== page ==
她竟然在戒備著我, 這簡直是難以置信!

  • and I was basically up there -- any of you

    我問的任何問題, 她都會迴避, 然後略過,

  • in the moderate-to-full entertainment world

    而我就在那裡, 好像大家一樣

  • know what it is to die onstage.

    在這個娛樂至上的世界

  • And I was dying. She was absolutely not giving me a thing.

    知道什麼是死在台上。

  • And I began to wonder what was going on,

    我已經快要死去, 但她仍是決絕的不給我任何東西。

  • and you think while you talk,

    我開始去思考究竟發生了什麼事,

  • and basically, I thought, I got it.

    一直在說, 一直在想,

  • When we were alone, I was her audience.

    後來,我想, 我知道了。

  • Now I'm her competitor for the audience.

    當只有我們的時候, 我是她的聽眾。

  • That's the problem here, and she's fighting me for that,

    但在台上, 我便和她在爭奪聽眾。

  • and so then I asked her a question --

    這就是問題, 她在跟我爭奪,

  • I didn't know how I was going to get out of it --

    跟著, 我問了她一個問題--

  • I asked her a question about her days as a playwright,

    我其實並不知道我該怎樣從這處境之中逃脫--

  • and again, characteristically,

    我問了她一個她過去做劇作家的問題,

  • instead of saying, "Oh yes, I was a playwright, and this is what blah blah blah,"

    再次的,很經典的,

  • she said, "Oh, playwright. Everybody knows I was a playwright.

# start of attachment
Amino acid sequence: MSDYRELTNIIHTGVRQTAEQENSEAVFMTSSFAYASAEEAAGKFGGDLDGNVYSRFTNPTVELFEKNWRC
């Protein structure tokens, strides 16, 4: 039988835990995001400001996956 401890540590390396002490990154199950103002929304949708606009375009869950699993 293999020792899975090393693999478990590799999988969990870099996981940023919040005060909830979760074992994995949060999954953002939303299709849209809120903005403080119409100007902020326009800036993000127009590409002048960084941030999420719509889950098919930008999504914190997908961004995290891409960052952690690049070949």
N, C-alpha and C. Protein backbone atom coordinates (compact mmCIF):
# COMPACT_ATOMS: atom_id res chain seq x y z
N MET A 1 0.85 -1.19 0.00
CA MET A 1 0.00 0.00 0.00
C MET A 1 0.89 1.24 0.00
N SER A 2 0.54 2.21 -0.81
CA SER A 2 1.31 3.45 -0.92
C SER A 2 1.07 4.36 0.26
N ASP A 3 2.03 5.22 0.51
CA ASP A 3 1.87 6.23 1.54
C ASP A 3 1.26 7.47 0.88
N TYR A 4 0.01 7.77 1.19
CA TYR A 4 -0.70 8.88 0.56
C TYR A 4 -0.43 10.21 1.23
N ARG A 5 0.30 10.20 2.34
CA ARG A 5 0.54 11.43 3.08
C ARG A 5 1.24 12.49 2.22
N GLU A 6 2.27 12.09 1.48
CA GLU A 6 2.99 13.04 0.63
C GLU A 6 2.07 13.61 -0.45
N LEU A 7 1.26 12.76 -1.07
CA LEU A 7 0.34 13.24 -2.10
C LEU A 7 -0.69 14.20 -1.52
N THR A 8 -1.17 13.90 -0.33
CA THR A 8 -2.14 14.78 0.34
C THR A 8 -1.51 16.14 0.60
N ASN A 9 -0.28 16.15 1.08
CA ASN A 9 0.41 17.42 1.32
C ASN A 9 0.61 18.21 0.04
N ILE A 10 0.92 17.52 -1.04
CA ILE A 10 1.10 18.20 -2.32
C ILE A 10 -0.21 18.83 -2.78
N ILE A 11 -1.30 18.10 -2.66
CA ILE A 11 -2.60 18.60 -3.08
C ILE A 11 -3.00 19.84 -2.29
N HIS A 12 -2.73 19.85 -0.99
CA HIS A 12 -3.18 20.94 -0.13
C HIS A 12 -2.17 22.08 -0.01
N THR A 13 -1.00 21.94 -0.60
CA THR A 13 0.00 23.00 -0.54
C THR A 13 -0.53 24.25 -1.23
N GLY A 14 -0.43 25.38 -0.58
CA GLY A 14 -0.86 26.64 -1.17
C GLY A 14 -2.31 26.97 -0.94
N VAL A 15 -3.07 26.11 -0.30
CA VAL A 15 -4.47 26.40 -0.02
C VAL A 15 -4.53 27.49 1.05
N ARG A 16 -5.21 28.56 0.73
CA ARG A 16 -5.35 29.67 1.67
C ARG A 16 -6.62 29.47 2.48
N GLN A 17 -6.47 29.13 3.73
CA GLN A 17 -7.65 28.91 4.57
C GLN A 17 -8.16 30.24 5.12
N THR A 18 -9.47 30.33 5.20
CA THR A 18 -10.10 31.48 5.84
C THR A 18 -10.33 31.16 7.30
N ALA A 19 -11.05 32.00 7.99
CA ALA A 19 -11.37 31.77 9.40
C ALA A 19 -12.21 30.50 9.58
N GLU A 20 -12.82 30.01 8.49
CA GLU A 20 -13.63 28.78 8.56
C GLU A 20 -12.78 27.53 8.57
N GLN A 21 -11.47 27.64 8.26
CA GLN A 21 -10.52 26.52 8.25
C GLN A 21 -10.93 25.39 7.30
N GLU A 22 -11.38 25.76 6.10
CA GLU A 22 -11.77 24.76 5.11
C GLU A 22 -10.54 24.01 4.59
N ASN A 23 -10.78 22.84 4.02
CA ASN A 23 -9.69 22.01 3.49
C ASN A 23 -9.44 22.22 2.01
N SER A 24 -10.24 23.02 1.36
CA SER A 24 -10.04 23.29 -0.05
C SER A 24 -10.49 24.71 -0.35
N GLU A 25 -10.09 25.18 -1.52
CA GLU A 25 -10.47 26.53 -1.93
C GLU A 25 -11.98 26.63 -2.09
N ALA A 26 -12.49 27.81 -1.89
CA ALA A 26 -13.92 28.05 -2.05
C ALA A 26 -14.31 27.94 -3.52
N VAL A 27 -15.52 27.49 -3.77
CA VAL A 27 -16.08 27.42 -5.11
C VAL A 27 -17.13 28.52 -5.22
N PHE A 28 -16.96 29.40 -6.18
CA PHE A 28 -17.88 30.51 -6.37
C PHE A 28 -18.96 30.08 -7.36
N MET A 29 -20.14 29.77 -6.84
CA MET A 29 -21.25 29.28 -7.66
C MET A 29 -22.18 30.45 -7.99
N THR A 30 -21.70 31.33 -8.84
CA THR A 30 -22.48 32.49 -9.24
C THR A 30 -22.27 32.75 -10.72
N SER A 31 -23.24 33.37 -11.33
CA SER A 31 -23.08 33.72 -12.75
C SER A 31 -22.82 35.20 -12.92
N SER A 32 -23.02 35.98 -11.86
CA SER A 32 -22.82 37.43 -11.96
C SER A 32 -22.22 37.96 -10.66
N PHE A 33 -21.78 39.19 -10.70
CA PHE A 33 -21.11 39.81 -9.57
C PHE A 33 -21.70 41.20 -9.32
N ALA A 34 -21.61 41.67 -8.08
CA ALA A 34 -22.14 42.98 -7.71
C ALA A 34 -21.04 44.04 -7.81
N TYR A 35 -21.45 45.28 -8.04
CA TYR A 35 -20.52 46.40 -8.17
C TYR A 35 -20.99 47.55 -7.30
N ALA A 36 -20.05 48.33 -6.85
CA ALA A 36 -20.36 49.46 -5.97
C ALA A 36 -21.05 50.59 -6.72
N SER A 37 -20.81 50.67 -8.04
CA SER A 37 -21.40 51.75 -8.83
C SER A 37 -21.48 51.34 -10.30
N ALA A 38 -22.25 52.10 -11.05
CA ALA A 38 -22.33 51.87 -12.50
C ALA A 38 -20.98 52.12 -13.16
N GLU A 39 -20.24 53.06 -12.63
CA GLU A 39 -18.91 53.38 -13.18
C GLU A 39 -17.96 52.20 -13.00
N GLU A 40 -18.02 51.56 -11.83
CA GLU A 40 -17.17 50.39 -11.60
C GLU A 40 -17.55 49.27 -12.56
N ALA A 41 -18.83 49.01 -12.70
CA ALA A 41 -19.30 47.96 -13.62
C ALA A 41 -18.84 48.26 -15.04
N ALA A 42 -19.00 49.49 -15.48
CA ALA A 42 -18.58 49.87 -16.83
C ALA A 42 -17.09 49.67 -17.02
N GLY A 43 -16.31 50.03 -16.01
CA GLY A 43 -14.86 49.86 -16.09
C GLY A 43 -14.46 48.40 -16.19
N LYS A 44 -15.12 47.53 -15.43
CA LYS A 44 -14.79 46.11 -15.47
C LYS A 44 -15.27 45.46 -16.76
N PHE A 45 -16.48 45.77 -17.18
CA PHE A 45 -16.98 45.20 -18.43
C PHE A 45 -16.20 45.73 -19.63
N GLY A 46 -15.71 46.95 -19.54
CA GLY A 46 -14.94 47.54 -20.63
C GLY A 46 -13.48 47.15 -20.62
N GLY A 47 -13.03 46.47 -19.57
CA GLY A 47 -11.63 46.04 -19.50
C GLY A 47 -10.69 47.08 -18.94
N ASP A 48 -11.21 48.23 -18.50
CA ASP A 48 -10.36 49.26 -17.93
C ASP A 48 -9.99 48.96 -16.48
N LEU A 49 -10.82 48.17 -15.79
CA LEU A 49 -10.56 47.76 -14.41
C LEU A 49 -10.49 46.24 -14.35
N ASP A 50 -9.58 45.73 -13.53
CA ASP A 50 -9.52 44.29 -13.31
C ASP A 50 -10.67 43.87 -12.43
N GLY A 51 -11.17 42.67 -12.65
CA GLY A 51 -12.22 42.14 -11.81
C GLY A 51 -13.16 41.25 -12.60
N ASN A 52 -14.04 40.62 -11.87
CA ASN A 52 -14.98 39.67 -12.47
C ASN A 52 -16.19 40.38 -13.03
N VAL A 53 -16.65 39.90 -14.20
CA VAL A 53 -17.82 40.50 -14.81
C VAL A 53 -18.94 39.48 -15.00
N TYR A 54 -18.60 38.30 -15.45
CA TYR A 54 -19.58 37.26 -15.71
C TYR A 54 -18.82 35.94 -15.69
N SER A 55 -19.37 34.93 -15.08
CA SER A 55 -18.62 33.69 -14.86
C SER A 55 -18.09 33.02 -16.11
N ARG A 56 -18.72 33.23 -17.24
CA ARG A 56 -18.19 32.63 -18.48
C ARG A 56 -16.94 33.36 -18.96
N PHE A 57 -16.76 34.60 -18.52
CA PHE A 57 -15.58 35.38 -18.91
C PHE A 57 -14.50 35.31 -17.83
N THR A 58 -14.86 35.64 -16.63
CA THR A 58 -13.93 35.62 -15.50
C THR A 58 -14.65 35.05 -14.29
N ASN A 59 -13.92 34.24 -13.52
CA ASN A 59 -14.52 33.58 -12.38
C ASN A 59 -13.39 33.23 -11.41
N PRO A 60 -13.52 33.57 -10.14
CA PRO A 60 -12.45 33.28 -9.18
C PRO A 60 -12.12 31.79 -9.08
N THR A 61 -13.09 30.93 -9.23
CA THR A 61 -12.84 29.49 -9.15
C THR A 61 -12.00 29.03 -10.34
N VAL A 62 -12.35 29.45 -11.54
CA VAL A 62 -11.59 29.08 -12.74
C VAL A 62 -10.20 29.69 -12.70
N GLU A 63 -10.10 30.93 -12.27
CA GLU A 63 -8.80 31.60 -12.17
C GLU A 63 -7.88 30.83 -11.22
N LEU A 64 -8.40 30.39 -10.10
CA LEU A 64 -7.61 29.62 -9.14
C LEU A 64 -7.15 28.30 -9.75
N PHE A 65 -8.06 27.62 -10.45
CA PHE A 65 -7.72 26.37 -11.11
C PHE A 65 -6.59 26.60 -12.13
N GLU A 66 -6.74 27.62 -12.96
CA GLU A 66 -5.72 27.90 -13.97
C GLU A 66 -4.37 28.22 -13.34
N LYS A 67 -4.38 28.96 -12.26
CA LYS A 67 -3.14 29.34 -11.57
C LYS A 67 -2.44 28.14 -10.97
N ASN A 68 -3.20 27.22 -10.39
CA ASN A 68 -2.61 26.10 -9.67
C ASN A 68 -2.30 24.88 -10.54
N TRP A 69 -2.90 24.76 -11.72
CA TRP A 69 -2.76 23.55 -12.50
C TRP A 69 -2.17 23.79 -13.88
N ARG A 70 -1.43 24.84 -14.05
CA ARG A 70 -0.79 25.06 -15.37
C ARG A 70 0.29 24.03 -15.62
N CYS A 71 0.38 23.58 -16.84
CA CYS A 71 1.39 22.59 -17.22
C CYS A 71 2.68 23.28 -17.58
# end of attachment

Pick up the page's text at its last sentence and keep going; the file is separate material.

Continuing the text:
她沒有說: 『啊對, 我是劇作家........什麼..... 什麼......』

  • Most people think that I was an actress. I was never an actress."

    她卻說: 『啊, 劇作家, 每個人都知道我是劇作家,

  • But I hadn't asked that, and then she went off on a tear,

    很多人都以為我是演員, 我從來沒做過演員。』

  • and she said, "Oh, well, there was that one time that I was an actress.

    但我還沒有問及, 她卻竟然流下淚來,

  • It was for a charity in Connecticut when I was a congresswoman,

    她說, 『對, 曾經有一次, 我是一個演員,

  • and I got up there," and she went on and on, "And then I got on the stage."

    那次只是為Connecticut 做一個慈善的演員, 我那時還是眾議員,

  • And then she turned to me and said,

    我上了台』, 她繼續說: 『 我上了台。』

  • "And you know what those young actors did?

    接著, 她轉向對我說,

  • They upstaged me." And she said, "Do you know what that is?"

    『你知道當時那些年青演員做些什麼?

  • Just withering in her contempt.

    他們把我的風頭都搶走了。』然後她說: 『你知道什麼是搶風頭嗎?』